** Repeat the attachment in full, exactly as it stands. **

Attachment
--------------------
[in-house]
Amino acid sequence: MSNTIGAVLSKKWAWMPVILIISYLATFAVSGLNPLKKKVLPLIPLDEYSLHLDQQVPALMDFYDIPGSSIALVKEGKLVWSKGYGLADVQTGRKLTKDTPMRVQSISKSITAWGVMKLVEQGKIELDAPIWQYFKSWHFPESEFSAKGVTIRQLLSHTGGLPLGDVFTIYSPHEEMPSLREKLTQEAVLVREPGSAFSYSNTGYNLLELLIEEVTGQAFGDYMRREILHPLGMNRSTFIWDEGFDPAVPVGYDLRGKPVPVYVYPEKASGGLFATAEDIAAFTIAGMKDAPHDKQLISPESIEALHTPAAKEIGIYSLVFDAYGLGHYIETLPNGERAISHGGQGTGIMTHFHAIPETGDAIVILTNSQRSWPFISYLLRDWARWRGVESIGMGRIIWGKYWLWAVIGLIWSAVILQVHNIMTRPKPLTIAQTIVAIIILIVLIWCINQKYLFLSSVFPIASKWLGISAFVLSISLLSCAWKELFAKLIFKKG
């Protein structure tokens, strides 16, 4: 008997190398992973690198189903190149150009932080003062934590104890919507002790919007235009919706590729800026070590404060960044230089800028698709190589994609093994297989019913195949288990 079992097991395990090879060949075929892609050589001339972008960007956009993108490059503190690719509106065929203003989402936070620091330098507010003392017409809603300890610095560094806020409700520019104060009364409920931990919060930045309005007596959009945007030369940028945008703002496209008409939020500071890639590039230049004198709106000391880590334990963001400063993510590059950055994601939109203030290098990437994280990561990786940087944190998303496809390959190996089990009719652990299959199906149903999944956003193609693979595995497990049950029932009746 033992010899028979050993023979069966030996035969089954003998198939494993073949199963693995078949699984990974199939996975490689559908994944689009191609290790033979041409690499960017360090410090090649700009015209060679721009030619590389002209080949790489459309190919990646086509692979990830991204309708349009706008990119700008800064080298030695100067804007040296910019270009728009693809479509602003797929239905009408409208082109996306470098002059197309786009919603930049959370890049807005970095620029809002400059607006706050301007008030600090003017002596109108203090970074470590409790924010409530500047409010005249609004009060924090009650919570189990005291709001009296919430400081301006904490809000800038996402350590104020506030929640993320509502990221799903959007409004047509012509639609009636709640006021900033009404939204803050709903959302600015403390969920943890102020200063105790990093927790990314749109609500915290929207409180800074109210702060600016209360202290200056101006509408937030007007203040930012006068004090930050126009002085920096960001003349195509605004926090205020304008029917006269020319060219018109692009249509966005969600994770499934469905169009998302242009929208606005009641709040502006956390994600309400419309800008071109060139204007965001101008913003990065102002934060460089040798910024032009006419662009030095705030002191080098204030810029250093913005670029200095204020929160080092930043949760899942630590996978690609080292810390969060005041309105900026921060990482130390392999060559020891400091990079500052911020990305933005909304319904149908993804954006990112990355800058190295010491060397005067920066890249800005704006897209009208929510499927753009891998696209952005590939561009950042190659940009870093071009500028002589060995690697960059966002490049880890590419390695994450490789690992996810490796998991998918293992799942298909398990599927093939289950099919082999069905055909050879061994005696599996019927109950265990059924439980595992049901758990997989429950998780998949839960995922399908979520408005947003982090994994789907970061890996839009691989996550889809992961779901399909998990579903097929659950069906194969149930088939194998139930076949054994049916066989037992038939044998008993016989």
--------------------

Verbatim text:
[in-house]
Amino acid sequence: MSNTIGAVLSKKWAWMPVILIISYLATFAVSGLNPLKKKVLPLIPLDEYSLHLDQQVPALMDFYDIPGSSIALVKEGKLVWSKGYGLADVQTGRKLTKDTPMRVQSISKSITAWGVMKLVEQGKIELDAPIWQYFKSWHFPESEFSAKGVTIRQLLSHTGGLPLGDVFTIYSPHEEMPSLREKLTQEAVLVREPGSAFSYSNTGYNLLELLIEEVTGQAFGDYMRREILHPLGMNRSTFIWDEGFDPAVPVGYDLRGKPVPVYVYPEKASGGLFATAEDIAAFTIAGMKDAPHDKQLISPESIEALHTPAAKEIGIYSLVFDAYGLGHYIETLPNGERAISHGGQGTGIMTHFHAIPETGDAIVILTNSQRSWPFISYLLRDWARWRGVESIGMGRIIWGKYWLWAVIGLIWSAVILQVHNIMTRPKPLTIAQTIVAIIILIVLIWCINQKYLFLSSVFPIASKWLGISAFVLSISLLSCAWKELFAKLIFKKG
């Protein structure tokens, strides 16, 4: 008997190398992973690198189903190149150009932080003062934590104890919507002790919007235009919706590729800026070590404060960044230089800028698709190589994609093994297989019913195949288990 079992097991395990090879060949075929892609050589001339972008960007956009993108490059503190690719509106065929203003989402936070620091330098507010003392017409809603300890610095560094806020409700520019104060009364409920931990919060930045309005007596959009945007030369940028945008703002496209008409939020500071890639590039230049004198709106000391880590334990963001400063993510590059950055994601939109203030290098990437994280990561990786940087944190998303496809390959190996089990009719652990299959199906149903999944956003193609693979595995497990049950029932009746 033992010899028979050993023979069966030996035969089954003998198939494993073949199963693995078949699984990974199939996975490689559908994944689009191609290790033979041409690499960017360090410090090649700009015209060679721009030619590389002209080949790489459309190919990646086509692979990830991204309708349009706008990119700008800064080298030695100067804007040296910019270009728009693809479509602003797929239905009408409208082109996306470098002059197309786009919603930049959370890049807005970095620029809002400059607006706050301007008030600090003017002596109108203090970074470590409790924010409530500047409010005249609004009060924090009650919570189990005291709001009296919430400081301006904490809000800038996402350590104020506030929640993320509502990221799903959007409004047509012509639609009636709640006021900033009404939204803050709903959302600015403390969920943890102020200063105790990093927790990314749109609500915290929207409180800074109210702060600016209360202290200056101006509408937030007007203040930012006068004090930050126009002085920096960001003349195509605004926090205020304008029917006269020319060219018109692009249509966005969600994770499934469905169009998302242009929208606005009641709040502006956390994600309400419309800008071109060139204007965001101008913003990065102002934060460089040798910024032009006419662009030095705030002191080098204030810029250093913005670029200095204020929160080092930043949760899942630590996978690609080292810390969060005041309105900026921060990482130390392999060559020891400091990079500052911020990305933005909304319904149908993804954006990112990355800058190295010491060397005067920066890249800005704006897209009208929510499927753009891998696209952005590939561009950042190659940009870093071009500028002589060995690697960059966002490049880890590419390695994450490789690992996810490796998991998918293992799942298909398990599927093939289950099919082999069905055909050879061994005696599996019927109950265990059924439980595992049901758990997989429950998780998949839960995922399908979520408005947003982090994994789907970061890996839009691989996550889809992961779901399909998990579903097929659950069906194969149930088939194998139930076949054994049916066989037992038939044998008993016989």